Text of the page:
Funding and support for student places hit as universities feel the effects of government plans to cut the budget deficit
UK universities have been hit with further cuts as the government introduces stringent measures to reduce the budget deficit.
Almost all government departments face 25 per cent budget cuts by 2014, with the department for business, innovation and skills (BIS) - responsible for higher education - facing hefty cuts of ?836 billion in 2010-11, ?200 billion of this in higher education.
In a letter to the Higher Education Funding Council for England (Hefce) detailing the revised grant levels, business secretary Vince Cable and science minister David Willetts said this will consist of a ?118 million reduction in the University Modernisation Fund (UMF) from the ?270 million announced in Labour’s March budget, and a further ?82 million cut in its baseline grant. This year’s funding will be affected by the cut in the baseline grant, with ?20.8 million to be hived off the recurrent teaching grant this academic year.
Of the ?152 million remaining in the UMF, Willetts and Cable asked the council to put ?132 million towards 10,000 extra student places this autumn. However, the funding will only be available for the 2010-11 academic year - after that, universities will have to finance the places without further government support.
The letter also carries an ominous warning that BIS and its partner organisations have to find a further ?100 million in savings in 2010-11, and that Hefce will be expected to ’play its full part in achieving this target’.
Safety for science?
’The revised grant letter from the secretary of state recognises the importance of investment in science and research as the economy continues to recover,’ a Hefce spokesperson told Chemistry World. ’The letter says that BIS is protecting spending in these areas and the council’s recurrent and capital budgets here should remain at previously planned levels.’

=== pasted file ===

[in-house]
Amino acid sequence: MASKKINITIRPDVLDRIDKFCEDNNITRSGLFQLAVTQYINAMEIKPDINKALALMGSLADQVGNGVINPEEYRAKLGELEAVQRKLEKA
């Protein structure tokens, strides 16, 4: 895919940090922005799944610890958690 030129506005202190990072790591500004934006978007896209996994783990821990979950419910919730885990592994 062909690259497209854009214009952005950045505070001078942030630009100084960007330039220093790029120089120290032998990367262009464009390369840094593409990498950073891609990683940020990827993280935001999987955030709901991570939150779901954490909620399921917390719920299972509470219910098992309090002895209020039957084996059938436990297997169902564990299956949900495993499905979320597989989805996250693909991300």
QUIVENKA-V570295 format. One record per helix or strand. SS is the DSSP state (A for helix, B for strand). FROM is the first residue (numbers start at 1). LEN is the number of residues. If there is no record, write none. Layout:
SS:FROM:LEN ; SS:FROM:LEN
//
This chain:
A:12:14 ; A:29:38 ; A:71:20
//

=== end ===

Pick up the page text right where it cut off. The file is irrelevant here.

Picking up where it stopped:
Earlier this year Hefce announced a number of additional university places to be made available for vulnerable science, technology, engineering and maths (Stem) and modern foreign language subjects. Initially proposed as a ?10 million scheme, it was in the end reduced to ?4 million, and following a bidding process an additional 1,712 places will be made available in 2010-11, 217 of these will be in chemistry and a further 37 in chemical engineering.
Cuts and consequences
The University and College Union describes making cuts to the already stretched higher education sector as the wrong move at the wrong time. ’We have seen the Liberal Democrats go from a party supposedly committed to fighting for students and universities to one that is now slashing funding for students,’ said Sally Hunt, the union’s general secretary. ’The simple truth is that cuts cannot be made without consequences.’
Cuts in higher education could threaten the UK economy in the long term, according to Royal Society of Chemistry chief executive Richard Pike. ’Chemistry will not just underpin the future economic prosperity of this country; it will be in the vanguard,’ he says. ’The higher education funding cuts the government is making threaten that prosperity, and vice chancellors are under pressure to balance budgets under reduced funding. Maintaining funding for teaching the chemists of the next generation is of paramount importance. Further short-sighted cuts will only serve to erode Britain’s world-leading position in science.’